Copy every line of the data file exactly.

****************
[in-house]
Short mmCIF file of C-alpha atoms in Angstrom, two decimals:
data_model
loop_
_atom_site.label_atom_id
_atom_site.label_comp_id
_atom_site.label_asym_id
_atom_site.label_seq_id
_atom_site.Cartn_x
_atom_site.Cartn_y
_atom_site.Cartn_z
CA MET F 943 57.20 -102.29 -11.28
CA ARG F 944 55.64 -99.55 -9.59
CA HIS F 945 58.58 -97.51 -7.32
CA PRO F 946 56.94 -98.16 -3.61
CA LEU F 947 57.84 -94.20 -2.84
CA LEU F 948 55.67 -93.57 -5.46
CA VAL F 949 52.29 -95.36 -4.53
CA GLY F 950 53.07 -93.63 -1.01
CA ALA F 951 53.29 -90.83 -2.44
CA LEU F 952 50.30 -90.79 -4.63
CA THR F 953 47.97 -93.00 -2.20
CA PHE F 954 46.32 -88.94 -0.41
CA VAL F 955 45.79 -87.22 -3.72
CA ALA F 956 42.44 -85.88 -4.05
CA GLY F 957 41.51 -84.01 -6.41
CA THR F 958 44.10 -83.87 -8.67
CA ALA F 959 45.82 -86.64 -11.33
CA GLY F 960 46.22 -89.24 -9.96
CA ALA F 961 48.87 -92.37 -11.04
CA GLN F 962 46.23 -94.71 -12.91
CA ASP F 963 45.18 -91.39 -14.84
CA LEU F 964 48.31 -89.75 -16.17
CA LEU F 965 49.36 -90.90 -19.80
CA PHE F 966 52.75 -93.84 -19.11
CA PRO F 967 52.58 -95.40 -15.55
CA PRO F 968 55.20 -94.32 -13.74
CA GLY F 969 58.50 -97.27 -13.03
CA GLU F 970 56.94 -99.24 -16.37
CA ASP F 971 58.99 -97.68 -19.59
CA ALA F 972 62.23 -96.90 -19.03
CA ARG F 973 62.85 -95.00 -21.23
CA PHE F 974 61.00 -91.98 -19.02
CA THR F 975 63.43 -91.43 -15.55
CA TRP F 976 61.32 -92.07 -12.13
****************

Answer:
[in-house]
Short mmCIF file of C-alpha atoms in Angstrom, two decimals:
data_model
loop_
_atom_site.label_atom_id
_atom_site.label_comp_id
_atom_site.label_asym_id
_atom_site.label_seq_id
_atom_site.Cartn_x
_atom_site.Cartn_y
_atom_site.Cartn_z
CA MET F 943 57.20 -102.29 -11.28
CA ARG F 944 55.64 -99.55 -9.59
CA HIS F 945 58.58 -97.51 -7.32
CA PRO F 946 56.94 -98.16 -3.61
CA LEU F 947 57.84 -94.20 -2.84
CA LEU F 948 55.67 -93.57 -5.46
CA VAL F 949 52.29 -95.36 -4.53
CA GLY F 950 53.07 -93.63 -1.01
CA ALA F 951 53.29 -90.83 -2.44
CA LEU F 952 50.30 -90.79 -4.63
CA THR F 953 47.97 -93.00 -2.20
CA PHE F 954 46.32 -88.94 -0.41
CA VAL F 955 45.79 -87.22 -3.72
CA ALA F 956 42.44 -85.88 -4.05
CA GLY F 957 41.51 -84.01 -6.41
CA THR F 958 44.10 -83.87 -8.67
CA ALA F 959 45.82 -86.64 -11.33
CA GLY F 960 46.22 -89.24 -9.96
CA ALA F 961 48.87 -92.37 -11.04
CA GLN F 962 46.23 -94.71 -12.91
CA ASP F 963 45.18 -91.39 -14.84
CA LEU F 964 48.31 -89.75 -16.17
CA LEU F 965 49.36 -90.90 -19.80
CA PHE F 966 52.75 -93.84 -19.11
CA PRO F 967 52.58 -95.40 -15.55
CA PRO F 968 55.20 -94.32 -13.74
CA GLY F 969 58.50 -97.27 -13.03
CA GLU F 970 56.94 -99.24 -16.37
CA ASP F 971 58.99 -97.68 -19.59
CA ALA F 972 62.23 -96.90 -19.03
CA ARG F 973 62.85 -95.00 -21.23
CA PHE F 974 61.00 -91.98 -19.02
CA THR F 975 63.43 -91.43 -15.55
CA TRP F 976 61.32 -92.07 -12.13